Getting a Grip on Golf’s $2.6 Billion Equipment Industry
The equipment industry is the sexiest and most commercially visible sector in golf, buoyed by the clubs and balls from big-name brands that are found in millions of golf bags around the country, not to mention the major endorsement deals given to mega-watt professional players.
As such, it shouldn’t come as much of a surprise that almost one-quarter of the businesses in the inaugural NGF GOLF 100 are equipment companies, with 22 spread among the club, shaft, grip and ball segments. This market is a $2.6 billion space, one that has begun to stabilize following the 2008 financial crisis. Major Original Equipment Manufacturers such as Titleist, TaylorMade, Callaway and PING are optimistic about the future of the “right-sized” equipment market, which is defining the new normal.
Based on wholesale equipment dollars, golf is among the largest recreation sports in the United States, trailing only camping and fishing. Equipment is essential when it comes to golf, which is why – even though hard good sales are down from their record highs — more money is spent annually on clubs and balls than on equipment for basketball, baseball and football combined, according to the Sports & Fitness Industry Association’s 2017 Manufacturers’ Sales Report.
(TO SEE THE FULL NGF GOLF 100 LIST, BROKEN DOWN BY CATEGORIES, CLICK HERE)
Equipment companies were front and center, as usual, at the annual PGA Merchandise Show in Orlando, with attention-grabbing booths showcasing their latest innovations.
The underlying health of the equipment industry manifests itself in a number of quantitative ways. Acushnet, parent of Titleist, and Callaway have both seen their stock prices tick upward in the past year. Callaway’s stock is up more than 30 percent as investors take heart from the company’s robust revenue numbers and strong sales of the Epic line of clubs.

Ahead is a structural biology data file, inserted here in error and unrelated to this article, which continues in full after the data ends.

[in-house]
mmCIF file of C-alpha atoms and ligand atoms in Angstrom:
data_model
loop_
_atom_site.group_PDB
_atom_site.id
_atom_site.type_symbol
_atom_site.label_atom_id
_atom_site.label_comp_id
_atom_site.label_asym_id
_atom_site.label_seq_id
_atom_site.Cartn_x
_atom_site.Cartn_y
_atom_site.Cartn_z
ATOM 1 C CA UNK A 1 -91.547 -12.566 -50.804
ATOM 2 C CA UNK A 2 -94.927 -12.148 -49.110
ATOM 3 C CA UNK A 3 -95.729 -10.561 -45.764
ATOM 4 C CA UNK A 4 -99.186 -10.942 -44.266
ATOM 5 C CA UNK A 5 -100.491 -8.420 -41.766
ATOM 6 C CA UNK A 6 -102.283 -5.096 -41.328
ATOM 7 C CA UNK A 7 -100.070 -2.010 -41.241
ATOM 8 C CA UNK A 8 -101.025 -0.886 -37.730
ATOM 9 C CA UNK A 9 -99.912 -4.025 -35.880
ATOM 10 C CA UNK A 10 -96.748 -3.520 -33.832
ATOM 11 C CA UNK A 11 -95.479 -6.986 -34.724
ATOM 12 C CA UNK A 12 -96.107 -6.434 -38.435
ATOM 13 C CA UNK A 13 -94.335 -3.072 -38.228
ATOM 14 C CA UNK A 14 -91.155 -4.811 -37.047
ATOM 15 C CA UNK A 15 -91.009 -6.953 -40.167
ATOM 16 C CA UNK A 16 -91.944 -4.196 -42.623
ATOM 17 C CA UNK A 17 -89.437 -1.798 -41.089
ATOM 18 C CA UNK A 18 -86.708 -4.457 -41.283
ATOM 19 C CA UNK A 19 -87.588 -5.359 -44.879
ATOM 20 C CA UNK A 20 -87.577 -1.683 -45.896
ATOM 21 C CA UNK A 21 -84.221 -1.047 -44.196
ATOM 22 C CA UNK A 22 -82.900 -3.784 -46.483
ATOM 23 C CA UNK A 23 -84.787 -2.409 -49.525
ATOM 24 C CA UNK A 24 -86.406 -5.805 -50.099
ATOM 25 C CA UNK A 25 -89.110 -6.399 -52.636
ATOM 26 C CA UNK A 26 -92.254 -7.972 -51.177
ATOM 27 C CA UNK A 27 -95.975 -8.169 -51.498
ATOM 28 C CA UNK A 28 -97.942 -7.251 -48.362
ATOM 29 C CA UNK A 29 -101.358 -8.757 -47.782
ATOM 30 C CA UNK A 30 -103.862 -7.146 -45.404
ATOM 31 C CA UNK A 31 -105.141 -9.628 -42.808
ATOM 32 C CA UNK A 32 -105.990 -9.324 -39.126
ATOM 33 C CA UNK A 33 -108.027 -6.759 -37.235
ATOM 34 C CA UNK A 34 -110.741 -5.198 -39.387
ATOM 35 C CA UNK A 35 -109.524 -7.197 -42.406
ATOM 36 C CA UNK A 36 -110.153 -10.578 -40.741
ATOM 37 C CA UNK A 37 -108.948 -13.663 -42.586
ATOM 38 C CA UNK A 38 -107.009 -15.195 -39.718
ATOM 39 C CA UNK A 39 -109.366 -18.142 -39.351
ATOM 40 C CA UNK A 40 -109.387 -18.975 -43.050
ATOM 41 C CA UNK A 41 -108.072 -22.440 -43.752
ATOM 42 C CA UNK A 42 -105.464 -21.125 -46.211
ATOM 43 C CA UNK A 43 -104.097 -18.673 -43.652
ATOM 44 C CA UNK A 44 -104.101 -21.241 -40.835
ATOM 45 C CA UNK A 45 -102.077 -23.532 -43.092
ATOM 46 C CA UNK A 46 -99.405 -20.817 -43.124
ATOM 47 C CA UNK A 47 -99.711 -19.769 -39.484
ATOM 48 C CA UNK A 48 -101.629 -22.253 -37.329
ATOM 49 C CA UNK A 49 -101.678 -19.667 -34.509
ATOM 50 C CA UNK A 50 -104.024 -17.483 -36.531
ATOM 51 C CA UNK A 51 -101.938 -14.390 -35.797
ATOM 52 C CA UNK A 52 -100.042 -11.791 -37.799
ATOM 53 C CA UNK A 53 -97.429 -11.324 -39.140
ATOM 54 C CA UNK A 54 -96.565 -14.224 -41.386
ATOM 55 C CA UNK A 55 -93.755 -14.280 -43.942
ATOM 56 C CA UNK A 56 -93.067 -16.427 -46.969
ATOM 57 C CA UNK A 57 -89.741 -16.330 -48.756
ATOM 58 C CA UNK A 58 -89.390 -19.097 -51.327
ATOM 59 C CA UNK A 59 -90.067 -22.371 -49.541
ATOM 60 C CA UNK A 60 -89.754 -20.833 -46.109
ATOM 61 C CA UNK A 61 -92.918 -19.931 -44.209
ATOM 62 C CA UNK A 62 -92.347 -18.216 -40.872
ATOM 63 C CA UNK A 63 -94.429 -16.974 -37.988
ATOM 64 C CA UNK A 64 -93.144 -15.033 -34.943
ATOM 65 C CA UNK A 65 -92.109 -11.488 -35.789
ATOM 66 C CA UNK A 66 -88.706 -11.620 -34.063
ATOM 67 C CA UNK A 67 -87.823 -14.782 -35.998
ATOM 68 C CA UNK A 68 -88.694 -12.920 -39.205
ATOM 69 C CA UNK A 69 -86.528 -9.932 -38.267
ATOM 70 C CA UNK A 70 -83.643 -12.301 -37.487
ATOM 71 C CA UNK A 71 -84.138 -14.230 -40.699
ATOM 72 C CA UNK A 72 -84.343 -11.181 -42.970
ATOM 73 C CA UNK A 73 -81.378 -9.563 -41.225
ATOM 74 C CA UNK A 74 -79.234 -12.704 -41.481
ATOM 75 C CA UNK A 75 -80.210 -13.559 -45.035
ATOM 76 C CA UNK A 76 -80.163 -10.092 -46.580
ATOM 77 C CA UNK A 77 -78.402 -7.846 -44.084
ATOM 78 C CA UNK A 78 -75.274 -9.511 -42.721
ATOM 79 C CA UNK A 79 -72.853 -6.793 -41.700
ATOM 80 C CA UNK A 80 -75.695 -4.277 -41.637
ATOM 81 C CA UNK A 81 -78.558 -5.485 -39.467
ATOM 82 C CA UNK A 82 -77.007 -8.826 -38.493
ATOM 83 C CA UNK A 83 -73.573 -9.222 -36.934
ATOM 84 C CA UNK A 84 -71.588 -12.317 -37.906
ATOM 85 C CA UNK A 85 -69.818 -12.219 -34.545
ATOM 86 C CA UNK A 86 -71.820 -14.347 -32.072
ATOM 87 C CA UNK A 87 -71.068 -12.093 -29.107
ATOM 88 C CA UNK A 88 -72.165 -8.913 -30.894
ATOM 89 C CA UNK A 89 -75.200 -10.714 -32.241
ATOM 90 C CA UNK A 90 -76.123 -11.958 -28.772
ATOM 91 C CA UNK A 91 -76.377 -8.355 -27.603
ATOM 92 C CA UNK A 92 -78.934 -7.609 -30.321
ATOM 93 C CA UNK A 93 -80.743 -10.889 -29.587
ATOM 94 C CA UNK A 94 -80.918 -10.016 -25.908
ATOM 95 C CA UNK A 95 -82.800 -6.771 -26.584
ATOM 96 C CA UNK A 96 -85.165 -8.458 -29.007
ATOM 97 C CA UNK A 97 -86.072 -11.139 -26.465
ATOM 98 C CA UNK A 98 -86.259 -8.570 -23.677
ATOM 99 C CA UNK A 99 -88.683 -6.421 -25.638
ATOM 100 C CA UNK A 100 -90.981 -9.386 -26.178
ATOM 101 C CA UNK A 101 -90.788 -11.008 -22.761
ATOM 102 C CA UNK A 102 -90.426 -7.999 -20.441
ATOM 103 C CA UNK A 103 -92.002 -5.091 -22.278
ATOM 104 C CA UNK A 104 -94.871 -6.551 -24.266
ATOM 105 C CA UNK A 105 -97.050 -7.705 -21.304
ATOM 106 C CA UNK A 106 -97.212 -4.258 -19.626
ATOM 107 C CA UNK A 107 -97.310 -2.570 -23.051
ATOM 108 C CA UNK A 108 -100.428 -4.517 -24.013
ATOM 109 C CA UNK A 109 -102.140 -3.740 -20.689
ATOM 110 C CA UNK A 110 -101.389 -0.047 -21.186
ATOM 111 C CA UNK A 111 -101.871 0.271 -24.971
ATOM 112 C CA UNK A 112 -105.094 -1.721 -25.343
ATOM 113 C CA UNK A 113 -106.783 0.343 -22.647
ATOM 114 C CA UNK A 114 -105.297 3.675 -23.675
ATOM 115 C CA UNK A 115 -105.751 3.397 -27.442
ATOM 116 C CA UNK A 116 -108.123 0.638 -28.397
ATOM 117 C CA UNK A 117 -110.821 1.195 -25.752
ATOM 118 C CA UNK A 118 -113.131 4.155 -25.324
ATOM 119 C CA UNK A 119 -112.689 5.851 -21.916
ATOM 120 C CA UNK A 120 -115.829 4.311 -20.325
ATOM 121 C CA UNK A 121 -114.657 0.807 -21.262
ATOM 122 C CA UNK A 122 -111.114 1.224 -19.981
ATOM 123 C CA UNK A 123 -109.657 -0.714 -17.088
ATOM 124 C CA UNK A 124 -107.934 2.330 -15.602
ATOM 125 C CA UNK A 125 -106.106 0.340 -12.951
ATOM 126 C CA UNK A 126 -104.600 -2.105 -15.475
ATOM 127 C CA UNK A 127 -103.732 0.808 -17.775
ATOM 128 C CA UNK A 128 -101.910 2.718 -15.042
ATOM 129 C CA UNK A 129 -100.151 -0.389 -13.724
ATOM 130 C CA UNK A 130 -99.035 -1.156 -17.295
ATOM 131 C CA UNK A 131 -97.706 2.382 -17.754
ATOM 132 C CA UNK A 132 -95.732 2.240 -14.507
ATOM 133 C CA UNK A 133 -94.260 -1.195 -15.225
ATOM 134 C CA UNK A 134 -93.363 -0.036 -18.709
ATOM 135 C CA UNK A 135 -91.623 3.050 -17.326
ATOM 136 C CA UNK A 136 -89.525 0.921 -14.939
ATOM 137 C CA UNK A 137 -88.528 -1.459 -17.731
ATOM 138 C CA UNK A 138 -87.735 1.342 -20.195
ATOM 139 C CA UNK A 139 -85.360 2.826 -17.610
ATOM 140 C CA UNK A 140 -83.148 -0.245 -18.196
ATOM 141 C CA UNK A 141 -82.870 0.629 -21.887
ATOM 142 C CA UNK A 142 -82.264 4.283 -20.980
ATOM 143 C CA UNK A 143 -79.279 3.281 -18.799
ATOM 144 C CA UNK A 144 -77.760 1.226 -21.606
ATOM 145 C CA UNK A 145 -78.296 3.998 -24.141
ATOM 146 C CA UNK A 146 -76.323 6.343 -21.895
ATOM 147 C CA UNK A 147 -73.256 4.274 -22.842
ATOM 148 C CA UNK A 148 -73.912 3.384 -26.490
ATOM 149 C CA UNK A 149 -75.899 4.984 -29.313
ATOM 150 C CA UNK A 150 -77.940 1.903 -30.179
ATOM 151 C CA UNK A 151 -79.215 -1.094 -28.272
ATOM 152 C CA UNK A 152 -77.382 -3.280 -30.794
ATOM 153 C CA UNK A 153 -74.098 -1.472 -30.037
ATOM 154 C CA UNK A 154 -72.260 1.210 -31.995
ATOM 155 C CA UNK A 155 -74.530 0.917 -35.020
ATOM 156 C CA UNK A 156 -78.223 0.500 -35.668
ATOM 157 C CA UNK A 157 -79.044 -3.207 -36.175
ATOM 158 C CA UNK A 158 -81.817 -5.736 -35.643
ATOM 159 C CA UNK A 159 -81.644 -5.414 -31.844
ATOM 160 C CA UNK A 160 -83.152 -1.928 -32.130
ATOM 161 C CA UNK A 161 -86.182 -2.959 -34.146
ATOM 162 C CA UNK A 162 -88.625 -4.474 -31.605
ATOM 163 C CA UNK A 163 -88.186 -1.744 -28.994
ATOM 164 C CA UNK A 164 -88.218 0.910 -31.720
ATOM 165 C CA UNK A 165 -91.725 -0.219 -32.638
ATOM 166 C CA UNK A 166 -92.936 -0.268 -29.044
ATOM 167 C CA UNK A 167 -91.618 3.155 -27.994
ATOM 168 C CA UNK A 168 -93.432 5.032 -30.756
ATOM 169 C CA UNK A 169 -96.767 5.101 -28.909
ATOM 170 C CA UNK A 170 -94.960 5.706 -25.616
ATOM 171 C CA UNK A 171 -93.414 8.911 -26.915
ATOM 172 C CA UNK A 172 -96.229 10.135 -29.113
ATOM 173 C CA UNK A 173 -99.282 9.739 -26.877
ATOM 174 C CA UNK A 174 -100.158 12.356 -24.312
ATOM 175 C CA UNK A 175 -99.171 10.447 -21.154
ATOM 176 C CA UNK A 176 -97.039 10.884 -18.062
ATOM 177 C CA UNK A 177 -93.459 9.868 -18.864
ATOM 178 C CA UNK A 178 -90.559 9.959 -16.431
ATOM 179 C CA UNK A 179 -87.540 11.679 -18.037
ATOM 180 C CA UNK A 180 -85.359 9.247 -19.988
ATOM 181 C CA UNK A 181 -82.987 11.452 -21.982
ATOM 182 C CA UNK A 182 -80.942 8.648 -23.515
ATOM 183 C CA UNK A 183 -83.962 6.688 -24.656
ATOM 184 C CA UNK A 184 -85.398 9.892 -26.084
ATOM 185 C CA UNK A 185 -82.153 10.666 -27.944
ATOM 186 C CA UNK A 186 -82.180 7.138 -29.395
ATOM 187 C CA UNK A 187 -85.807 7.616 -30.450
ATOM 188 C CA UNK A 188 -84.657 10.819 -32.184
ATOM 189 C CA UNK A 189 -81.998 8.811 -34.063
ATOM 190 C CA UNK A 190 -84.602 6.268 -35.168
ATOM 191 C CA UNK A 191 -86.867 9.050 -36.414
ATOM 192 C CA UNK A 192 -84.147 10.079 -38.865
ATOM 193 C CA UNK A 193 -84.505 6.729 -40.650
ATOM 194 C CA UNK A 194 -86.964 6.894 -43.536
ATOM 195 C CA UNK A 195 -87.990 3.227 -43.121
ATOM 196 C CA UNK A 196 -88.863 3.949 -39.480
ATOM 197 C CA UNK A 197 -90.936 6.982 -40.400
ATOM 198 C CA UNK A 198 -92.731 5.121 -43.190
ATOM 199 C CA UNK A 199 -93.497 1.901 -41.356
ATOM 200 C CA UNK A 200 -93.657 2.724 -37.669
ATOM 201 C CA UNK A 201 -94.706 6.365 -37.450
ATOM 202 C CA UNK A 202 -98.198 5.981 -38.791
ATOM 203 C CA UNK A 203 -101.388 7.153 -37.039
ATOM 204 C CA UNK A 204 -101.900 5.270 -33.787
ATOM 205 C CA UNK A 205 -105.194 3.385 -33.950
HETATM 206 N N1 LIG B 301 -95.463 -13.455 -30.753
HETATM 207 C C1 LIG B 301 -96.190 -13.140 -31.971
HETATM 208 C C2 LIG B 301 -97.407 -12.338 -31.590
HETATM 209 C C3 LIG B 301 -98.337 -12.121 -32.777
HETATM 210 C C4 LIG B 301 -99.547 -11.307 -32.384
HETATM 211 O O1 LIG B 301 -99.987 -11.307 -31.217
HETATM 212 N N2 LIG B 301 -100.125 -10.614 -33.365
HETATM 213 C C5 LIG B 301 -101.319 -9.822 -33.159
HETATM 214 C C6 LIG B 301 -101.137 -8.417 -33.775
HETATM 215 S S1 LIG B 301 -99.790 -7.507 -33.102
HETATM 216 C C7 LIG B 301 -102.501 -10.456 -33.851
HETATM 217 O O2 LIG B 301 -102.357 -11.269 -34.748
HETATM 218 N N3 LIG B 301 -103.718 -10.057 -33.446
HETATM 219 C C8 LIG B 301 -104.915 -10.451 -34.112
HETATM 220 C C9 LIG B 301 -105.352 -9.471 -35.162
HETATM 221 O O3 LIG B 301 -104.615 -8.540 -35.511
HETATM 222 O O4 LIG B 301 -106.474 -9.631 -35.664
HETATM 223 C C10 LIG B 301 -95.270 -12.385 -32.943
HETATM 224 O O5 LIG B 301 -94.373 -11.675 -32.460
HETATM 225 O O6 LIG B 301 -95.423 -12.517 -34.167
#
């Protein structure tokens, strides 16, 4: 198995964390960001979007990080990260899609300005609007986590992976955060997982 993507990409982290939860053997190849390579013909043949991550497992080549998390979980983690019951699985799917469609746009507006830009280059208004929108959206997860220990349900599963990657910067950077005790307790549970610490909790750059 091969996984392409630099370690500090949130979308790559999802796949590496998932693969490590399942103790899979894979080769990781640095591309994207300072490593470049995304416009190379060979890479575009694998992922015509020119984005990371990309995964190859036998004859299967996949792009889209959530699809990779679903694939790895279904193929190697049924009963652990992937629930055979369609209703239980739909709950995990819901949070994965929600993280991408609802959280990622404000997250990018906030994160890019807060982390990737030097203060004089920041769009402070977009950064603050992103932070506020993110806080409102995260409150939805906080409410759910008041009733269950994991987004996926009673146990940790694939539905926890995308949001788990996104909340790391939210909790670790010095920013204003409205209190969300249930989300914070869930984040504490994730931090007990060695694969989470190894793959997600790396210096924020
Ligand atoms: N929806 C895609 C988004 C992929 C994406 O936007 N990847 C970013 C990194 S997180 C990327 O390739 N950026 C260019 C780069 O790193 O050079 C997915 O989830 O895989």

There has undoubtedly been contraction among a number of major OEM players in the hard goods equipment sector, with Nike exiting the hard goods space to focus on apparel and footwear, adidas’ divestiture of TaylorMade to similarly focus on its core business, and DICK’S Sporting Goods’ acquisition of GolfSmith’s assets.
However, such developments have to bear in mind the ramifications of the 2008 financial crisis and the unsustainable level of growth and consumer spending during the Tiger Woods era. There are some very positive signs — golf’s continued international expansion and an encouraging number of new golfers taking up the game — fueling optimism as manufacturers have returned to a more sustainable product cycles.
“From a business perspective, the industry is getting a lot healthier,” says Callaway CEO Chip Brewer. “It’s a lot more rational, healthy environment for equipment companies and our customers now relative than it was a few years ago – longer life cycles and improved innovation, etcetera. The innovations that have been coming have been continuous; the new golf balls we make nowadays, the new technologies, the new approaches to adding distance to drivers, it’s an exciting time. I’m passionate about what we do and that we’re able to continue to add enjoyment.”
Brewer says the game itself is in a much healthier position following the recession.
“It’s hit a new normal now and you’re seeing some real positive signs about the health of the game, which makes all of us feel good about it,” he added.
Golf clubs make up roughly two-thirds of equipment industry sales, with balls comprising one-third. Not surprisingly, then, manufacturers and suppliers for golf clubs and components feature prominently in the NGF GOLF 100: Acushnet (Titleist), Callaway, Bridgestone, Cleveland/Srixon, Cobra Puma, PING, Tour Edge, Wilson, U.S. Kids Golf, PXG, TaylorMade and Mizuno are all on the list.
David Abeles, CEO of TaylorMade, says continued technological advancements are a necessity, but also notes the growing importance of personalization and customization in the equipment space.